“Les Sentiers de l’Utopie”, Isabelle Fremeaux and John Jordan, La Découverte, Paris, 2011

Genesis of the project

«What happens now» is the question raised at the end of Alexis. Una tragedia greca, the last performance we built hunting down the traces of an Antigone in today’s world. Alexandra Sarantopoulou, on stage, states that, for her, the key of the answer to this questions lies in a graffiti that some young people did on a wall in Athens:

Ερχόμαστε από το μέλλον

What has happened in Northern Africa, what is happening right now in Greece and is spreading across all of Europe is something that not even utopians and science fiction writers had considered so vividly; the presence of an extensive and critical mass of educated youths who decide to wake up and move the axis, placing themselves outside of the pre-established coordinates…
They place themselves in the future, because they are the future, a future which Huxley and Orwell had drawn in gloomy colors, but which maybe has some surprise in store?

Never would we have imagined that the research among Science Fiction authors – because originally we intended to work on Philip Dick and Aldous Huxley – would have thrown us in the opposite direction all the way into the 17th Century… But that’s how it went, discovering that the title of Huxley’s work Brave New World was a Shakespeare quote… On the spur of the moment, and without a safety net, we jumped into Nella tempesta, reading and rereading this undefinable and mysterious work, to find in it – transfigured – countless coincidences with the questions that had brought us to look for tools to read the present uncertainty through future prefigurations …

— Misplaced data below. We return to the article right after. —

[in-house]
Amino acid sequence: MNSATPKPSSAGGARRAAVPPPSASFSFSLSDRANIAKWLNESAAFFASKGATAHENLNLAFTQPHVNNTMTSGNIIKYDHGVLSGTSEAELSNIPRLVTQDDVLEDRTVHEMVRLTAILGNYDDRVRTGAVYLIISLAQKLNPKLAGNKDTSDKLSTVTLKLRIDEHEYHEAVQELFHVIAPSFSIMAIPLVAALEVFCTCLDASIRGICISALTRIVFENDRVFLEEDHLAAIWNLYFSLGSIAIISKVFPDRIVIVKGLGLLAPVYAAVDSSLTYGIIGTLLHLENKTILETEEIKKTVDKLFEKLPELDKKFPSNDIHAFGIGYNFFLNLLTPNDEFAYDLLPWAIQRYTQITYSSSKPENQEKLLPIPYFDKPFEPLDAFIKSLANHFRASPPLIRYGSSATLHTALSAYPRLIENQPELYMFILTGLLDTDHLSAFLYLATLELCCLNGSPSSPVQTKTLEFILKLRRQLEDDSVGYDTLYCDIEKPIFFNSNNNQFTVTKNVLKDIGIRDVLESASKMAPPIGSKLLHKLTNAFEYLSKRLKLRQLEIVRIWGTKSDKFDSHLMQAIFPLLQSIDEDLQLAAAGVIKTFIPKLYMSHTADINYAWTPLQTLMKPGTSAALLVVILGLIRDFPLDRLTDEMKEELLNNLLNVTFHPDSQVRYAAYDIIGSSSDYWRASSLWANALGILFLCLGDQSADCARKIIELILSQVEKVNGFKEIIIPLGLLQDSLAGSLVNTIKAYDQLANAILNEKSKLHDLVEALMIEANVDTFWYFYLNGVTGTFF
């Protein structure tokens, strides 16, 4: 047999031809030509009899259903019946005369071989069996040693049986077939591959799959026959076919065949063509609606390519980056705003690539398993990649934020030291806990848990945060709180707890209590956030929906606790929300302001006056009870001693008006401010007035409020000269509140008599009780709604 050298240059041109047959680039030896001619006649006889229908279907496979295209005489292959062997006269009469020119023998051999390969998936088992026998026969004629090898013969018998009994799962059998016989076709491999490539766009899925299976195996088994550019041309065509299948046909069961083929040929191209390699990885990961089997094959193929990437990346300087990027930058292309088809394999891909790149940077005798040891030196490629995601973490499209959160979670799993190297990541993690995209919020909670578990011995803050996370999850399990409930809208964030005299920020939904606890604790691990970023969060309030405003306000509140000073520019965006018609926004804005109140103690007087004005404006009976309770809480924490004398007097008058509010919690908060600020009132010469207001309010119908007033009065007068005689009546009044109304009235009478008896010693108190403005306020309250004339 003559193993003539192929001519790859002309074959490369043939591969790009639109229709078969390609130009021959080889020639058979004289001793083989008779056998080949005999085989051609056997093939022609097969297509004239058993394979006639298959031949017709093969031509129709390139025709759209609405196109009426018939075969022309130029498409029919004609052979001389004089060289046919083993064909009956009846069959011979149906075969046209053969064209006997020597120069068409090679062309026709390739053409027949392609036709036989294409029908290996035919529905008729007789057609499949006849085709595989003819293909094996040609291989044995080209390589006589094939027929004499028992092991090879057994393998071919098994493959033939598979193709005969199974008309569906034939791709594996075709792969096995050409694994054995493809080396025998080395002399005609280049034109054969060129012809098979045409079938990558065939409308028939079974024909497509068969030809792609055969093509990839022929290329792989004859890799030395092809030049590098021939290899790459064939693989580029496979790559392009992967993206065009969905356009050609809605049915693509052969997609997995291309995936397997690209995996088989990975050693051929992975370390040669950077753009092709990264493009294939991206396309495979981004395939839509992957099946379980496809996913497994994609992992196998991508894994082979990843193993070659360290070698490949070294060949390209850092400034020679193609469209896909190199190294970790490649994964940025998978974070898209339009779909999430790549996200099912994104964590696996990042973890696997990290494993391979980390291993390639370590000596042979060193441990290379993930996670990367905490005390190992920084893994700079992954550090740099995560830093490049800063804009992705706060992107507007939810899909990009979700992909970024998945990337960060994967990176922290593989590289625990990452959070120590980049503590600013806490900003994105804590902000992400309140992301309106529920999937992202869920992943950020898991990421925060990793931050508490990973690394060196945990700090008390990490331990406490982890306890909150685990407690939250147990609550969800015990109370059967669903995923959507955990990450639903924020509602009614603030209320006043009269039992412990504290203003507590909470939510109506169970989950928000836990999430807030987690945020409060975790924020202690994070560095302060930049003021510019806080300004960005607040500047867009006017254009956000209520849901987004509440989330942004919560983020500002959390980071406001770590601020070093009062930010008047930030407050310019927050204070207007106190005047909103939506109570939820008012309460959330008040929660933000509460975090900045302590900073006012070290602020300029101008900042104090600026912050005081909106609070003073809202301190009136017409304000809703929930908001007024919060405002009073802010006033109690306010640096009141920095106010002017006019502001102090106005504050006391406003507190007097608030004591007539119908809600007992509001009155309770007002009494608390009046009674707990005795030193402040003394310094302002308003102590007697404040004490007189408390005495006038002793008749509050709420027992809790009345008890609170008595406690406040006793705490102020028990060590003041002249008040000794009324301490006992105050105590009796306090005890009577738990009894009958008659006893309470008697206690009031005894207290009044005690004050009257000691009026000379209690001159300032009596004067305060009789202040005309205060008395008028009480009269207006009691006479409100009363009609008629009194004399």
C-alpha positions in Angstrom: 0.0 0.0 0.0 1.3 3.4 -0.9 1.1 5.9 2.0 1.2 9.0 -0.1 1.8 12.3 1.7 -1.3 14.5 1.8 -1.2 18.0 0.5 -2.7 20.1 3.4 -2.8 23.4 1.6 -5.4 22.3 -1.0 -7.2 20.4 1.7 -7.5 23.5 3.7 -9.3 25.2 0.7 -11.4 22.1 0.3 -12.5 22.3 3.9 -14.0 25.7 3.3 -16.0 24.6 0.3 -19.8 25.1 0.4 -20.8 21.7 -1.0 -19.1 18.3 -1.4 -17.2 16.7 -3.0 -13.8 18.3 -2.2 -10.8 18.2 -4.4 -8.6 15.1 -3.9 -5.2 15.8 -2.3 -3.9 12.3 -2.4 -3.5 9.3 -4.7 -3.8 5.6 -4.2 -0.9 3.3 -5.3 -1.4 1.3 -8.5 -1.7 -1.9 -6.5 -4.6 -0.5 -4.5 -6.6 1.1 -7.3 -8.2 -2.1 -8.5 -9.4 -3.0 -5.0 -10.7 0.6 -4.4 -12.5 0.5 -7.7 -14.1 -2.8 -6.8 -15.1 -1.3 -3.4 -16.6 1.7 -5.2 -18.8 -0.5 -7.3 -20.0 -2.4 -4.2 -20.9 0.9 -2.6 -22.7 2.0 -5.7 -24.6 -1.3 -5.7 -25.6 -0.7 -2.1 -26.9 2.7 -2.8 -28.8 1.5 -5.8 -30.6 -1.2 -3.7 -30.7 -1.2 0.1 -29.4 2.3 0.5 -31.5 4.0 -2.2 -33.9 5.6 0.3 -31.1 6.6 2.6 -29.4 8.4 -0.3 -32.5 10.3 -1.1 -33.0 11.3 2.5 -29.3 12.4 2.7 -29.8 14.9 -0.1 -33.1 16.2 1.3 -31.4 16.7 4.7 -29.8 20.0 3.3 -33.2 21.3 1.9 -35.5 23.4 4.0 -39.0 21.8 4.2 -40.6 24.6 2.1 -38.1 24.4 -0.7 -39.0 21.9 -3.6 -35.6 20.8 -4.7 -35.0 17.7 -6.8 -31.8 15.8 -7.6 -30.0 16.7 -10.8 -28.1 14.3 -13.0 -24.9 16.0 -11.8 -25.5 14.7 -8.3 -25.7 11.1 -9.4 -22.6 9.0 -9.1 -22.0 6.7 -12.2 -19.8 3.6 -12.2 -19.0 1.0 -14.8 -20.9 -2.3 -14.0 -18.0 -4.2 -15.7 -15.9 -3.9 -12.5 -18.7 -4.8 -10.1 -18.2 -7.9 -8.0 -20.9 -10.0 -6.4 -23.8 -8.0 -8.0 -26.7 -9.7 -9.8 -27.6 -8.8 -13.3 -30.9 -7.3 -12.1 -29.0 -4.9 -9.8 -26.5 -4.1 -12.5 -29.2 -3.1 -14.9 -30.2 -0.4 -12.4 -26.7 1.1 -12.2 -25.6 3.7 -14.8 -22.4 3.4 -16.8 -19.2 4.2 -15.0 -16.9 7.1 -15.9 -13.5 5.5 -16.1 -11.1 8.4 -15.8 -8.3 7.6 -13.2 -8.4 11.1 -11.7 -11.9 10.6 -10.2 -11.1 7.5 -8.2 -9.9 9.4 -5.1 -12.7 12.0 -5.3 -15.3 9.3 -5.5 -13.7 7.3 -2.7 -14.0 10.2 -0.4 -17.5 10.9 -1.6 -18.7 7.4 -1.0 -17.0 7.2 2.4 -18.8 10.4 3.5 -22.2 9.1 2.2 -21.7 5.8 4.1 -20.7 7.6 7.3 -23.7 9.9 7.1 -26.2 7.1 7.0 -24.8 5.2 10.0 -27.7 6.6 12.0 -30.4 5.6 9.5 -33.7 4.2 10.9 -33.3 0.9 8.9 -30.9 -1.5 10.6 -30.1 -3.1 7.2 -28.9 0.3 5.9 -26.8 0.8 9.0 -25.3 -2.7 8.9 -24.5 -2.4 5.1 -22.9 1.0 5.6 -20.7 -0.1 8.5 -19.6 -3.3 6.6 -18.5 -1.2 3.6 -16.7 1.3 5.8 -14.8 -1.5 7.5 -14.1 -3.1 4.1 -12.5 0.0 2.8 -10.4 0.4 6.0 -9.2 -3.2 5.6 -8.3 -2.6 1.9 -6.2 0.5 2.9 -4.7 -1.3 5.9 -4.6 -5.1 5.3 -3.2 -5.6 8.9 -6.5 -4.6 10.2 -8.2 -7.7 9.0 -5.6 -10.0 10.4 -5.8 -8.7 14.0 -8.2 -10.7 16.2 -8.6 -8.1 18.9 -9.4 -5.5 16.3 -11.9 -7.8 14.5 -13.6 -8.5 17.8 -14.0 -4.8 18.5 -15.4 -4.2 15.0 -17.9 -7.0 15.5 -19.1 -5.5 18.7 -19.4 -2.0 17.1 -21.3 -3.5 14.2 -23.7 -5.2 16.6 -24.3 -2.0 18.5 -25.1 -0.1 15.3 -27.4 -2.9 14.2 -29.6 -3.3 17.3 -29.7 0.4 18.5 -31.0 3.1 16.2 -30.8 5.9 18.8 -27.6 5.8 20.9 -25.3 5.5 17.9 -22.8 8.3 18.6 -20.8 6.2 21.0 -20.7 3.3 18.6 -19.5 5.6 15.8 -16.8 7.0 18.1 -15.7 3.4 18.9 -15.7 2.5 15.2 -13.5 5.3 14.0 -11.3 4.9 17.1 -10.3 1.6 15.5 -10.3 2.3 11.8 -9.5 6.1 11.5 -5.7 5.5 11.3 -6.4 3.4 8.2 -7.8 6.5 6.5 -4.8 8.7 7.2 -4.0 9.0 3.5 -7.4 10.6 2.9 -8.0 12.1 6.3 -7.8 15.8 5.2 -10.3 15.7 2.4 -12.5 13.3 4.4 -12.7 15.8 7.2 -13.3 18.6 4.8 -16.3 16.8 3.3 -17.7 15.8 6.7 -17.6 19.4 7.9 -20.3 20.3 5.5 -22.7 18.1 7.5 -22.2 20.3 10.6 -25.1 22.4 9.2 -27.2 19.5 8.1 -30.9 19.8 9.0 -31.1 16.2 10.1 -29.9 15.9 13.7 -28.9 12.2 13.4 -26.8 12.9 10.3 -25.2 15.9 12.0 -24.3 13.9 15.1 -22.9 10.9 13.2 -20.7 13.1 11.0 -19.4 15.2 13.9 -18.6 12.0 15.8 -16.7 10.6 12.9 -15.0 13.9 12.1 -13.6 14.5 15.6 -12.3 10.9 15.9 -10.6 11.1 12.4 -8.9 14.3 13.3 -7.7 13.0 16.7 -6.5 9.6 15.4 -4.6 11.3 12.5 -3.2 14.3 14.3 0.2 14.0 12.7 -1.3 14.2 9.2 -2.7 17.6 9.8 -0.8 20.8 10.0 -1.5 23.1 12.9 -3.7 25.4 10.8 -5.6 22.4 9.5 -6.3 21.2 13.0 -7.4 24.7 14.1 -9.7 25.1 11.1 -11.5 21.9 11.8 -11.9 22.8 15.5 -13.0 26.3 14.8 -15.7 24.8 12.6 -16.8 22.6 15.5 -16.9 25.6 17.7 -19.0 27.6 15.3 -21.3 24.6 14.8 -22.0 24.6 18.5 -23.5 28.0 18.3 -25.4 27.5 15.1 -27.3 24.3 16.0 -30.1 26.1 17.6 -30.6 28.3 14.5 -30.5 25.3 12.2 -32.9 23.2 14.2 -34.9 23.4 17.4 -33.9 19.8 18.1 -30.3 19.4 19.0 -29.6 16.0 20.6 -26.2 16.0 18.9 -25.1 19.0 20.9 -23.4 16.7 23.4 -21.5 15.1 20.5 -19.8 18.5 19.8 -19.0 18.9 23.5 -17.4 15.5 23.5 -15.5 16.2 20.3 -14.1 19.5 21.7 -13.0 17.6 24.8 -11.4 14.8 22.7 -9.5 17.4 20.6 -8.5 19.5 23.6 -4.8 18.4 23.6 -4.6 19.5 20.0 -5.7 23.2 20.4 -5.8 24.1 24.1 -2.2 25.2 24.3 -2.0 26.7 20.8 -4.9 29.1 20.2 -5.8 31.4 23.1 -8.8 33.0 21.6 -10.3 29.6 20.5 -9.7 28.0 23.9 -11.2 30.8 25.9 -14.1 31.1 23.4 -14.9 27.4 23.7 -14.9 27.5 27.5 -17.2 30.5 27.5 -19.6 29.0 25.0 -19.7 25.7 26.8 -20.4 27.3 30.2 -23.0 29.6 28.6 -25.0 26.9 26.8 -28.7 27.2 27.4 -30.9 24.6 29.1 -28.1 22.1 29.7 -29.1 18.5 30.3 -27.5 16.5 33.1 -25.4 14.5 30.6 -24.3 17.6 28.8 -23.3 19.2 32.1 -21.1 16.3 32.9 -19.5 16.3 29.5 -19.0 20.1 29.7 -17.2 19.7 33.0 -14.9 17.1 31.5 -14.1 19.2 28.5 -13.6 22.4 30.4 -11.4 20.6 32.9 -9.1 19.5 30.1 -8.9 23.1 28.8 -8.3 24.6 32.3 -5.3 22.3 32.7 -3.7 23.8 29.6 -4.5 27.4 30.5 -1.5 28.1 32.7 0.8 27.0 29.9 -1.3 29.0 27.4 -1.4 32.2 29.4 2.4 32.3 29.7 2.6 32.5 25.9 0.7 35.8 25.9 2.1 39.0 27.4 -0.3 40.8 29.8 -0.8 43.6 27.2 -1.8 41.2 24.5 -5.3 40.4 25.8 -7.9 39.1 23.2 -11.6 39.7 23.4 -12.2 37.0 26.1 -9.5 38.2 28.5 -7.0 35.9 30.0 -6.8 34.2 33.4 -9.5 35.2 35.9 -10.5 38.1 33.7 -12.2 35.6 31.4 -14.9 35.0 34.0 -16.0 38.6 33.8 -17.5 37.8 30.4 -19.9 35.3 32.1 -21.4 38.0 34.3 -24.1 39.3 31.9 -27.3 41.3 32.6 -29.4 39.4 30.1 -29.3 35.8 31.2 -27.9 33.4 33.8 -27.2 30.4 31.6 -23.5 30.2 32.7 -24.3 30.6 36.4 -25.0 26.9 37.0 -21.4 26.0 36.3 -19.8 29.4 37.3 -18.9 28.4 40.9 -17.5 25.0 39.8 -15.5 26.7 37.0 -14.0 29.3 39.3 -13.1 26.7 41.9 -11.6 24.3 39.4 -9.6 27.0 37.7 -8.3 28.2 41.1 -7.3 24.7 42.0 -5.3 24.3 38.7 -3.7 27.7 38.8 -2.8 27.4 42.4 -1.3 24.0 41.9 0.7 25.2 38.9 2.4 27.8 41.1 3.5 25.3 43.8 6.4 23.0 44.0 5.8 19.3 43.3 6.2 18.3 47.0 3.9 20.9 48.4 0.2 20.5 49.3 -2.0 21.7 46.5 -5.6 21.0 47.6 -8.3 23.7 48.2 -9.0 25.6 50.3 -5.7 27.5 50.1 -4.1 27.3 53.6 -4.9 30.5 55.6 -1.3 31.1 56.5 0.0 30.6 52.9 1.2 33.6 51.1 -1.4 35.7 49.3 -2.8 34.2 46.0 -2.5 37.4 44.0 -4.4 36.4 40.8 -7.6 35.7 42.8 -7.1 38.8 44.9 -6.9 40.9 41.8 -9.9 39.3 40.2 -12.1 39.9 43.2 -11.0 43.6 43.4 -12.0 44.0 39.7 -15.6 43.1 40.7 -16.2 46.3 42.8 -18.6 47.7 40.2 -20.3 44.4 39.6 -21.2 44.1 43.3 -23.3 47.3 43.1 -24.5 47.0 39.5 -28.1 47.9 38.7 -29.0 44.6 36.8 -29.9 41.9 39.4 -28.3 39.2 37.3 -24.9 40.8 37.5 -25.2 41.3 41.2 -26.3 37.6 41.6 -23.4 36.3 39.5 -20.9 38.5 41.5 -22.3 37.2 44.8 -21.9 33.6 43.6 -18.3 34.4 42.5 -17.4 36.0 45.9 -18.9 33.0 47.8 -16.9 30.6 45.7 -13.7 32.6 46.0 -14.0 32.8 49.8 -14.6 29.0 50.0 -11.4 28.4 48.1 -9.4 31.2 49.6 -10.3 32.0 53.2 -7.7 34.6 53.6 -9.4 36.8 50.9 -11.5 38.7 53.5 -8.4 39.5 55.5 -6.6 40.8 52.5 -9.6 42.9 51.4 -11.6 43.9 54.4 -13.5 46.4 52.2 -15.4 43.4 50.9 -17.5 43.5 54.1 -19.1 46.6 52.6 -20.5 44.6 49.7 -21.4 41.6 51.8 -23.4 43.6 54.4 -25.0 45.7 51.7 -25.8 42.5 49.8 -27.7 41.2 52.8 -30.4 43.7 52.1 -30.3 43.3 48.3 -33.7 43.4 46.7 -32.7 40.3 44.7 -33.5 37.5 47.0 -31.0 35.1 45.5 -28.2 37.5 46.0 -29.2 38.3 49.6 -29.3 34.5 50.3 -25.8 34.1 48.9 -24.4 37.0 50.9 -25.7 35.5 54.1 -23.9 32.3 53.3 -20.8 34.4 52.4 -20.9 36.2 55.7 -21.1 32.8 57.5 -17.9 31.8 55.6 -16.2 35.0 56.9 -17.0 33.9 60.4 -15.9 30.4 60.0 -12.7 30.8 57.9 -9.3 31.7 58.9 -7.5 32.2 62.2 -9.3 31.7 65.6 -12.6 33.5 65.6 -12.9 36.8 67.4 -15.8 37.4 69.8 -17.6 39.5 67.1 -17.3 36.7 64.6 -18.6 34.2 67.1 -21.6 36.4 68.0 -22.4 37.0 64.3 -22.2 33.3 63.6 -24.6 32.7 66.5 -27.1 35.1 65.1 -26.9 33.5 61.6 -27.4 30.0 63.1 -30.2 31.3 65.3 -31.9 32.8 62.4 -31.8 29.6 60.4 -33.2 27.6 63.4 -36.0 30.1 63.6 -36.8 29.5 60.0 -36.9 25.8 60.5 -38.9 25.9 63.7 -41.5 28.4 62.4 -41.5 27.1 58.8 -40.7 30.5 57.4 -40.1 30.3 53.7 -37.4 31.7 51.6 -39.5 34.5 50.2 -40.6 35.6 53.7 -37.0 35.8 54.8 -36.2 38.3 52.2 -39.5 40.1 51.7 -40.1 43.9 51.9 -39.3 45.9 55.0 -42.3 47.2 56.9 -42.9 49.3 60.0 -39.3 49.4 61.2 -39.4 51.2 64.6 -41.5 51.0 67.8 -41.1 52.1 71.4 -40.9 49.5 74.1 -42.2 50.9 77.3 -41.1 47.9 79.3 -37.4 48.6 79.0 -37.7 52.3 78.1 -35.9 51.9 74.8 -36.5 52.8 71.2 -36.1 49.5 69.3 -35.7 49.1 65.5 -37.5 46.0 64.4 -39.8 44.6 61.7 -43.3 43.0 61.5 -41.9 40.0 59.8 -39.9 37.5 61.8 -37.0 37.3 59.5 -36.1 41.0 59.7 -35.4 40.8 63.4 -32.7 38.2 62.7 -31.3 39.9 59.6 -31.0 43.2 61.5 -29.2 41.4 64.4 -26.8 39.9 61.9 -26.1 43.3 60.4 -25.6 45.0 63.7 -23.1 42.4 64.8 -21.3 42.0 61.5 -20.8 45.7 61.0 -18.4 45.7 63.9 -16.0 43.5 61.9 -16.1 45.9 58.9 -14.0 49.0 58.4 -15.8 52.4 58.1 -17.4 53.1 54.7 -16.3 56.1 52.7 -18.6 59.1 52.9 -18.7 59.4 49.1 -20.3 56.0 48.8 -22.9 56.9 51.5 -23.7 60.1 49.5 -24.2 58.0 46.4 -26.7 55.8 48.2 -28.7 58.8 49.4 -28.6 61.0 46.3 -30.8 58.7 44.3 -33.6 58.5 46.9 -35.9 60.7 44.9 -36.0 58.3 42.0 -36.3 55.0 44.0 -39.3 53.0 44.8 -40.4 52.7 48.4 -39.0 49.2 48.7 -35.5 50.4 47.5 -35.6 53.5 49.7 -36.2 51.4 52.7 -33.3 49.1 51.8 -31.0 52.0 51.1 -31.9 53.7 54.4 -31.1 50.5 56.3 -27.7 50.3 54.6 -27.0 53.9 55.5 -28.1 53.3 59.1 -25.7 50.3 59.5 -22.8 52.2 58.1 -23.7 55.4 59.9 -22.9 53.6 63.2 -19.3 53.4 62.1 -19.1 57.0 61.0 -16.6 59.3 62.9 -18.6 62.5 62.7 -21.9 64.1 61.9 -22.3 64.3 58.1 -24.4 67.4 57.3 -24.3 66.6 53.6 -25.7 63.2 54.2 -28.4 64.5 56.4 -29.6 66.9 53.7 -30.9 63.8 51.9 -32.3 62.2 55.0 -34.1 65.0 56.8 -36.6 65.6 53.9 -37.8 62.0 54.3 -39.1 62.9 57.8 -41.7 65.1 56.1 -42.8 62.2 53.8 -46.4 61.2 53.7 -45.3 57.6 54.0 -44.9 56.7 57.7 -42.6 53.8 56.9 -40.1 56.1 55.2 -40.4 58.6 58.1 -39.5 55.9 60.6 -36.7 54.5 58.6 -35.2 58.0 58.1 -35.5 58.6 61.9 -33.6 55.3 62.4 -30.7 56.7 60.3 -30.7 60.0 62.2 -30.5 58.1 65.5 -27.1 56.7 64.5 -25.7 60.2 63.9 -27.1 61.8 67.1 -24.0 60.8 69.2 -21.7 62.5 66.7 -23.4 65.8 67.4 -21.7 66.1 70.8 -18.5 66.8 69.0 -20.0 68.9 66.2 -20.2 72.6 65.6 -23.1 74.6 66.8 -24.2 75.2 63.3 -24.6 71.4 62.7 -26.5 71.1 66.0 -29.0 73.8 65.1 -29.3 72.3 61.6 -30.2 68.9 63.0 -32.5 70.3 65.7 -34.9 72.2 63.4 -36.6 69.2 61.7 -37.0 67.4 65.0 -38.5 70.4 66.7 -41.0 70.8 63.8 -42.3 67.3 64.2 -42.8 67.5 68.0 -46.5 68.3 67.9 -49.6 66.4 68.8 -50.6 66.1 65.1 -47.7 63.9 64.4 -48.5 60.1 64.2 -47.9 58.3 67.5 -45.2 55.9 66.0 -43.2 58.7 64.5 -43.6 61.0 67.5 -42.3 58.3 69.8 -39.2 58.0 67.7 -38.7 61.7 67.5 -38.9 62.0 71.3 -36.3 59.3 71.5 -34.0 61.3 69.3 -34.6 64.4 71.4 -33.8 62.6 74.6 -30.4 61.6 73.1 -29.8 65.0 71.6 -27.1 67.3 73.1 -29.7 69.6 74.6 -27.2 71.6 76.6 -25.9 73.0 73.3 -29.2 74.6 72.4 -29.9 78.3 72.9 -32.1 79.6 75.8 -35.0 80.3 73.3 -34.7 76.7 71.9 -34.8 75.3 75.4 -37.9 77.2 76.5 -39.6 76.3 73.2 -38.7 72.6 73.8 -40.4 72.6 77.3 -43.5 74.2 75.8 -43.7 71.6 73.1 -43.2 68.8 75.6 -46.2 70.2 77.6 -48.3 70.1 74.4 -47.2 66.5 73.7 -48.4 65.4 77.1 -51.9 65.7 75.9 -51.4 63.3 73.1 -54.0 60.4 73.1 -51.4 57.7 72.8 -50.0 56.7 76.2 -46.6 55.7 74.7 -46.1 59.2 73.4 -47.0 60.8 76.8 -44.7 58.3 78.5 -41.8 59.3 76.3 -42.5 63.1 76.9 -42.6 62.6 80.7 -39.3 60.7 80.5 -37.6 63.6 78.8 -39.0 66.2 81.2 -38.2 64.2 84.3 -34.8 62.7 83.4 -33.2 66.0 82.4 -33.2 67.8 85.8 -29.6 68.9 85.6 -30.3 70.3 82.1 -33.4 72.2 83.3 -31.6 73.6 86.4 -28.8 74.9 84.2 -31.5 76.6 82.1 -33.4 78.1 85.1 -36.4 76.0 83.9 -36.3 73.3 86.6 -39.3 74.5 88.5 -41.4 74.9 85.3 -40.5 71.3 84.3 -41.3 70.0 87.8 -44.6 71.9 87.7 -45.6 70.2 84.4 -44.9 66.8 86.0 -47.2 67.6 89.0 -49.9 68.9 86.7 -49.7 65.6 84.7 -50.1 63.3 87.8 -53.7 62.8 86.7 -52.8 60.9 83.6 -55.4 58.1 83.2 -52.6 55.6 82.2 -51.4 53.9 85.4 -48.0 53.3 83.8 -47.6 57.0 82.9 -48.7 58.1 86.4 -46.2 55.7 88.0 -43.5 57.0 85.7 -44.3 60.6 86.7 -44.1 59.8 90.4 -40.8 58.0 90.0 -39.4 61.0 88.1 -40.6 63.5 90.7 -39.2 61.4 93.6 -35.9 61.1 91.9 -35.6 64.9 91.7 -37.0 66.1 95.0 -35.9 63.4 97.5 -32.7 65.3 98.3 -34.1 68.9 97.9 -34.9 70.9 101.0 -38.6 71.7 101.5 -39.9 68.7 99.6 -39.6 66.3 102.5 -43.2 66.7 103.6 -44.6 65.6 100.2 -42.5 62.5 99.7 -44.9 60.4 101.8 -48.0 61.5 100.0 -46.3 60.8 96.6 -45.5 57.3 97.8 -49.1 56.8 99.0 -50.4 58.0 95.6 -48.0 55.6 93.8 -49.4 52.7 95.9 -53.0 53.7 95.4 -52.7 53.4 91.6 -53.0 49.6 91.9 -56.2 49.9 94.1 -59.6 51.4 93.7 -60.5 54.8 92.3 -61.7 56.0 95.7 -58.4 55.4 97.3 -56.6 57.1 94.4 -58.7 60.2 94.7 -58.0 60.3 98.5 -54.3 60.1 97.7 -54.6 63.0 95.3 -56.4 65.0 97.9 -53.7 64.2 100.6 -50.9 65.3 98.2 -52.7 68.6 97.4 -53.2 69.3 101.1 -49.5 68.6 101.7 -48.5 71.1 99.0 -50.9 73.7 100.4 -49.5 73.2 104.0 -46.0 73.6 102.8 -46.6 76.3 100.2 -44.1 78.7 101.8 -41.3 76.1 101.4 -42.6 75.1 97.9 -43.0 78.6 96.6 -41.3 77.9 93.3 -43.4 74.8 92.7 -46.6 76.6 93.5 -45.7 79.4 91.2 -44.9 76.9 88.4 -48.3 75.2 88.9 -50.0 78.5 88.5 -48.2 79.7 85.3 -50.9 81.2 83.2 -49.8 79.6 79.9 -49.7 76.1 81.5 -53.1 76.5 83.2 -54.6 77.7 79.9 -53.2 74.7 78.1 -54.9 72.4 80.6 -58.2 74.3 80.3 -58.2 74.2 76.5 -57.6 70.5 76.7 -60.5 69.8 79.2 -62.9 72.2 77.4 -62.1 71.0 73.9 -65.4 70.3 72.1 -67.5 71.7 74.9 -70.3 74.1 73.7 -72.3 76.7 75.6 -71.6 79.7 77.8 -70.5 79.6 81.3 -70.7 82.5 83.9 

We set out on a journey, aware of its hidden dangers and dazzles, but determined to pursue an idea of theatre that plunges into the planet’s hot spots, so as to capture telluric forces and accumulate the energies needed to live “in a world in which we cannot adapt and that we cannot give up, as citizens, as society-makers.”